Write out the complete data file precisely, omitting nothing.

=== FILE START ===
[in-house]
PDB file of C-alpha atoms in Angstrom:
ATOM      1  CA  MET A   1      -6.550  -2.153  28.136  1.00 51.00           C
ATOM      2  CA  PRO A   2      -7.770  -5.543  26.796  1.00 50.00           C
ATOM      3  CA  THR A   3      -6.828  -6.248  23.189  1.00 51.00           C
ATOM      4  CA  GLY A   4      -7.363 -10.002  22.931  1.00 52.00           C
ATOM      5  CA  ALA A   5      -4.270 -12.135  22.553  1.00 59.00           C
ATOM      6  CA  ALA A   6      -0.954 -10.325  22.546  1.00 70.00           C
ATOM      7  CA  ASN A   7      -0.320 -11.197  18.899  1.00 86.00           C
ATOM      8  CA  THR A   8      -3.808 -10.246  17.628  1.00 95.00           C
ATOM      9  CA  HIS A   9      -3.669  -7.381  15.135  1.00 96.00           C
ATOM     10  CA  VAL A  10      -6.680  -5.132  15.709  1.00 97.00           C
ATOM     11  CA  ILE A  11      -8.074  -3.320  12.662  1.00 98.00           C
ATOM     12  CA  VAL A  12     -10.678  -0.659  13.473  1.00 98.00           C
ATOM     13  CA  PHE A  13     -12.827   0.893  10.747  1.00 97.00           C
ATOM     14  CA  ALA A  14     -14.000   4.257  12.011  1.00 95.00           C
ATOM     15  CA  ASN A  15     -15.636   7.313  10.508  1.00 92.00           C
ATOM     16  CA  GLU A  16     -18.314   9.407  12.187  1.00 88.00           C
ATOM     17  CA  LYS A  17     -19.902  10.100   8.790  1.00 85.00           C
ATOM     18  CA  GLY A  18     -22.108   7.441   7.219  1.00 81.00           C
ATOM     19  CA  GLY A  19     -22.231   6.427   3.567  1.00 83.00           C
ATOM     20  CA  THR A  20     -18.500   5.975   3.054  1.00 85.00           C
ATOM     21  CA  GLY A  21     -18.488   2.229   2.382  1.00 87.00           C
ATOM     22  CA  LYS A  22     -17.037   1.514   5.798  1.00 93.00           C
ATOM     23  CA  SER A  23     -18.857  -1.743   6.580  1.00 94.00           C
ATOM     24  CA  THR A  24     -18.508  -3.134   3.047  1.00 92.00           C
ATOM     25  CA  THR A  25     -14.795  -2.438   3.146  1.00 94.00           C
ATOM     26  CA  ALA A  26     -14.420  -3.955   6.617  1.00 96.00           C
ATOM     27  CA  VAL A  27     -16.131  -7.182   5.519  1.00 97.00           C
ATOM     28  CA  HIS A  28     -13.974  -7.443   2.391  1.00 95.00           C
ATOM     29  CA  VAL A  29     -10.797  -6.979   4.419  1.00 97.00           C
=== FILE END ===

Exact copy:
[in-house]
PDB file of C-alpha atoms in Angstrom:
ATOM      1  CA  MET A   1      -6.550  -2.153  28.136  1.00 51.00           C
ATOM      2  CA  PRO A   2      -7.770  -5.543  26.796  1.00 50.00           C
ATOM      3  CA  THR A   3      -6.828  -6.248  23.189  1.00 51.00           C
ATOM      4  CA  GLY A   4      -7.363 -10.002  22.931  1.00 52.00           C
ATOM      5  CA  ALA A   5      -4.270 -12.135  22.553  1.00 59.00           C
ATOM      6  CA  ALA A   6      -0.954 -10.325  22.546  1.00 70.00           C
ATOM      7  CA  ASN A   7      -0.320 -11.197  18.899  1.00 86.00           C
ATOM      8  CA  THR A   8      -3.808 -10.246  17.628  1.00 95.00           C
ATOM      9  CA  HIS A   9      -3.669  -7.381  15.135  1.00 96.00           C
ATOM     10  CA  VAL A  10      -6.680  -5.132  15.709  1.00 97.00           C
ATOM     11  CA  ILE A  11      -8.074  -3.320  12.662  1.00 98.00           C
ATOM     12  CA  VAL A  12     -10.678  -0.659  13.473  1.00 98.00           C
ATOM     13  CA  PHE A  13     -12.827   0.893  10.747  1.00 97.00           C
ATOM     14  CA  ALA A  14     -14.000   4.257  12.011  1.00 95.00           C
ATOM     15  CA  ASN A  15     -15.636   7.313  10.508  1.00 92.00           C
ATOM     16  CA  GLU A  16     -18.314   9.407  12.187  1.00 88.00           C
ATOM     17  CA  LYS A  17     -19.902  10.100   8.790  1.00 85.00           C
ATOM     18  CA  GLY A  18     -22.108   7.441   7.219  1.00 81.00           C
ATOM     19  CA  GLY A  19     -22.231   6.427   3.567  1.00 83.00           C
ATOM     20  CA  THR A  20     -18.500   5.975   3.054  1.00 85.00           C
ATOM     21  CA  GLY A  21     -18.488   2.229   2.382  1.00 87.00           C
ATOM     22  CA  LYS A  22     -17.037   1.514   5.798  1.00 93.00           C
ATOM     23  CA  SER A  23     -18.857  -1.743   6.580  1.00 94.00           C
ATOM     24  CA  THR A  24     -18.508  -3.134   3.047  1.00 92.00           C
ATOM     25  CA  THR A  25     -14.795  -2.438   3.146  1.00 94.00           C
ATOM     26  CA  ALA A  26     -14.420  -3.955   6.617  1.00 96.00           C
ATOM     27  CA  VAL A  27     -16.131  -7.182   5.519  1.00 97.00           C
ATOM     28  CA  HIS A  28     -13.974  -7.443   2.391  1.00 95.00           C
ATOM     29  CA  VAL A  29     -10.797  -6.979   4.419  1.00 97.00           C